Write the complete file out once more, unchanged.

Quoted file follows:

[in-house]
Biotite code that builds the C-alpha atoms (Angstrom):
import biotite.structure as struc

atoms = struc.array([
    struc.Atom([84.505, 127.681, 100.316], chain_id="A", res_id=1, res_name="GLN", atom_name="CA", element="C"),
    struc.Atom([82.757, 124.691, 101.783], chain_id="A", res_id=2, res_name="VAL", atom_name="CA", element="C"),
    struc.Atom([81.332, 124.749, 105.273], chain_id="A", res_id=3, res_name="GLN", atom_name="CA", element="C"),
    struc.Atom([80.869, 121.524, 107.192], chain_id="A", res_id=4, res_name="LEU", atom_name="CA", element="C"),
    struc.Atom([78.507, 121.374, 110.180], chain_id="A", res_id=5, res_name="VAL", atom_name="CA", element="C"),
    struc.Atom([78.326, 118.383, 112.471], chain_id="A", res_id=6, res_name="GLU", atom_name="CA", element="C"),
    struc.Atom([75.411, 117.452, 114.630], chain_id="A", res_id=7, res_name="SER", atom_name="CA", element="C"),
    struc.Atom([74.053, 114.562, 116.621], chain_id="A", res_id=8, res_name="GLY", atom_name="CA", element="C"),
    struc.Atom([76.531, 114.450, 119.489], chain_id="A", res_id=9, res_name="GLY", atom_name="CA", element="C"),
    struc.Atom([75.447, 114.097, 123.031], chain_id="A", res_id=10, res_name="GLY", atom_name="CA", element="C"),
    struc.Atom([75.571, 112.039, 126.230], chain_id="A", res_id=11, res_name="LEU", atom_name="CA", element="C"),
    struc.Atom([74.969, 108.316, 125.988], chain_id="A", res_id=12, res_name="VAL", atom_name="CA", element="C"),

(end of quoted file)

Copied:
[in-house]
Biotite code that builds the C-alpha atoms (Angstrom):
import biotite.structure as struc

atoms = struc.array([
    struc.Atom([84.505, 127.681, 100.316], chain_id="A", res_id=1, res_name="GLN", atom_name="CA", element="C"),
    struc.Atom([82.757, 124.691, 101.783], chain_id="A", res_id=2, res_name="VAL", atom_name="CA", element="C"),
    struc.Atom([81.332, 124.749, 105.273], chain_id="A", res_id=3, res_name="GLN", atom_name="CA", element="C"),
    struc.Atom([80.869, 121.524, 107.192], chain_id="A", res_id=4, res_name="LEU", atom_name="CA", element="C"),
    struc.Atom([78.507, 121.374, 110.180], chain_id="A", res_id=5, res_name="VAL", atom_name="CA", element="C"),
    struc.Atom([78.326, 118.383, 112.471], chain_id="A", res_id=6, res_name="GLU", atom_name="CA", element="C"),
    struc.Atom([75.411, 117.452, 114.630], chain_id="A", res_id=7, res_name="SER", atom_name="CA", element="C"),
    struc.Atom([74.053, 114.562, 116.621], chain_id="A", res_id=8, res_name="GLY", atom_name="CA", element="C"),
    struc.Atom([76.531, 114.450, 119.489], chain_id="A", res_id=9, res_name="GLY", atom_name="CA", element="C"),
    struc.Atom([75.447, 114.097, 123.031], chain_id="A", res_id=10, res_name="GLY", atom_name="CA", element="C"),
    struc.Atom([75.571, 112.039, 126.230], chain_id="A", res_id=11, res_name="LEU", atom_name="CA", element="C"),
    struc.Atom([74.969, 108.316, 125.988], chain_id="A", res_id=12, res_name="VAL", atom_name="CA", element="C"),